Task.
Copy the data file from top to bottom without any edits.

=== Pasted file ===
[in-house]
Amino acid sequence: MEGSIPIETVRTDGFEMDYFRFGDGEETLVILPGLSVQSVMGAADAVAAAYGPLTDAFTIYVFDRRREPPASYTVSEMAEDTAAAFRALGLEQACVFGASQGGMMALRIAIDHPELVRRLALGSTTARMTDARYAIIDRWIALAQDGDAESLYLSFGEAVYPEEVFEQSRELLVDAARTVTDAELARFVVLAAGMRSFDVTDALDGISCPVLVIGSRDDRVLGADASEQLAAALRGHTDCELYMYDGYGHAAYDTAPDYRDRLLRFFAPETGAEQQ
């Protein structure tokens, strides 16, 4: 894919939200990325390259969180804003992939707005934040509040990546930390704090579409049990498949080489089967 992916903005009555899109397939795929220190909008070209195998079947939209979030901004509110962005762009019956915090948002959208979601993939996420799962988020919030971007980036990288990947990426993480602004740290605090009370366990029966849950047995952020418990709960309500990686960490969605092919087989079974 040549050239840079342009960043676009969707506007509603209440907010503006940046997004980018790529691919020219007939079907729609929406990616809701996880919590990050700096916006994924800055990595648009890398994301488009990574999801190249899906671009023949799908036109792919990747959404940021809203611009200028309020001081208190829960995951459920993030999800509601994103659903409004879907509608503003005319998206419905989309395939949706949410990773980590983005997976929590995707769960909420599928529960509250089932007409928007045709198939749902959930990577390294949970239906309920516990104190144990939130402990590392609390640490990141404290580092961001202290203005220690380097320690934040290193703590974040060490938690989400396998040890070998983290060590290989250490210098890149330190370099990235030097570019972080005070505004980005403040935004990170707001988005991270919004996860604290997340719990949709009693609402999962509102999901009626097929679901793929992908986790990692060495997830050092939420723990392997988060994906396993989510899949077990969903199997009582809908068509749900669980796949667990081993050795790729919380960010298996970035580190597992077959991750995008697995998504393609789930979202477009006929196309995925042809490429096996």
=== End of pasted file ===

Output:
[in-house]
Amino acid sequence: MEGSIPIETVRTDGFEMDYFRFGDGEETLVILPGLSVQSVMGAADAVAAAYGPLTDAFTIYVFDRRREPPASYTVSEMAEDTAAAFRALGLEQACVFGASQGGMMALRIAIDHPELVRRLALGSTTARMTDARYAIIDRWIALAQDGDAESLYLSFGEAVYPEEVFEQSRELLVDAARTVTDAELARFVVLAAGMRSFDVTDALDGISCPVLVIGSRDDRVLGADASEQLAAALRGHTDCELYMYDGYGHAAYDTAPDYRDRLLRFFAPETGAEQQ
């Protein structure tokens, strides 16, 4: 894919939200990325390259969180804003992939707005934040509040990546930390704090579409049990498949080489089967 992916903005009555899109397939795929220190909008070209195998079947939209979030901004509110962005762009019956915090948002959208979601993939996420799962988020919030971007980036990288990947990426993480602004740290605090009370366990029966849950047995952020418990709960309500990686960490969605092919087989079974 040549050239840079342009960043676009969707506007509603209440907010503006940046997004980018790529691919020219007939079907729609929406990616809701996880919590990050700096916006994924800055990595648009890398994301488009990574999801190249899906671009023949799908036109792919990747959404940021809203611009200028309020001081208190829960995951459920993030999800509601994103659903409004879907509608503003005319998206419905989309395939949706949410990773980590983005997976929590995707769960909420599928529960509250089932007409928007045709198939749902959930990577390294949970239906309920516990104190144990939130402990590392609390640490990141404290580092961001202290203005220690380097320690934040290193703590974040060490938690989400396998040890070998983290060590290989250490210098890149330190370099990235030097570019972080005070505004980005403040935004990170707001988005991270919004996860604290997340719990949709009693609402999962509102999901009626097929679901793929992908986790990692060495997830050092939420723990392997988060994906396993989510899949077990969903199997009582809908068509749900669980796949667990081993050795790729919380960010298996970035580190597992077959991750995008697995998504393609789930979202477009006929196309995925042809490429096996």